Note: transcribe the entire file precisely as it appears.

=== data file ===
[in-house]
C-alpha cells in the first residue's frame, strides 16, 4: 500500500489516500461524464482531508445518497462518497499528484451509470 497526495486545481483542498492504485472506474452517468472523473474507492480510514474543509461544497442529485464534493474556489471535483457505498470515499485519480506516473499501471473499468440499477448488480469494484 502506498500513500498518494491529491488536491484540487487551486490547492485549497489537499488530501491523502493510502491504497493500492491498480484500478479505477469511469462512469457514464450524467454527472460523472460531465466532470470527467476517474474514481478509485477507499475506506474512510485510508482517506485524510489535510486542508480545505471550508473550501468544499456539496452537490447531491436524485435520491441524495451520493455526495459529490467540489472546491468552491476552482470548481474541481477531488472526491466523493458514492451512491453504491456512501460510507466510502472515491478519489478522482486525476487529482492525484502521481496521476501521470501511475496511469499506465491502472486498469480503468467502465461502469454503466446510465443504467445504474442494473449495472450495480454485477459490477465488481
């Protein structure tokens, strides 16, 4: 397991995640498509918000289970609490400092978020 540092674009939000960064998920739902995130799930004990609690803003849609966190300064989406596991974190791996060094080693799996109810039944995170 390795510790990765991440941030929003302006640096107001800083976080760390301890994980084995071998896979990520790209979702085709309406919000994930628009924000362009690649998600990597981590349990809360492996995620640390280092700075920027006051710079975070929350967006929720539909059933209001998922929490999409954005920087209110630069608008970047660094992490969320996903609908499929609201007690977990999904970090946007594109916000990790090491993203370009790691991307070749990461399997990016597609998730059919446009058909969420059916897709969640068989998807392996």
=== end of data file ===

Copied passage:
[in-house]
C-alpha cells in the first residue's frame, strides 16, 4: 500500500489516500461524464482531508445518497462518497499528484451509470 497526495486545481483542498492504485472506474452517468472523473474507492480510514474543509461544497442529485464534493474556489471535483457505498470515499485519480506516473499501471473499468440499477448488480469494484 502506498500513500498518494491529491488536491484540487487551486490547492485549497489537499488530501491523502493510502491504497493500492491498480484500478479505477469511469462512469457514464450524467454527472460523472460531465466532470470527467476517474474514481478509485477507499475506506474512510485510508482517506485524510489535510486542508480545505471550508473550501468544499456539496452537490447531491436524485435520491441524495451520493455526495459529490467540489472546491468552491476552482470548481474541481477531488472526491466523493458514492451512491453504491456512501460510507466510502472515491478519489478522482486525476487529482492525484502521481496521476501521470501511475496511469499506465491502472486498469480503468467502465461502469454503466446510465443504467445504474442494473449495472450495480454485477459490477465488481
């Protein structure tokens, strides 16, 4: 397991995640498509918000289970609490400092978020 540092674009939000960064998920739902995130799930004990609690803003849609966190300064989406596991974190791996060094080693799996109810039944995170 390795510790990765991440941030929003302006640096107001800083976080760390301890994980084995071998896979990520790209979702085709309406919000994930628009924000362009690649998600990597981590349990809360492996995620640390280092700075920027006051710079975070929350967006929720539909059933209001998922929490999409954005920087209110630069608008970047660094992490969320996903609908499929609201007690977990999904970090946007594109916000990790090491993203370009790691991307070749990461399997990016597609998730059919446009058909969420059916897709969640068989998807392996």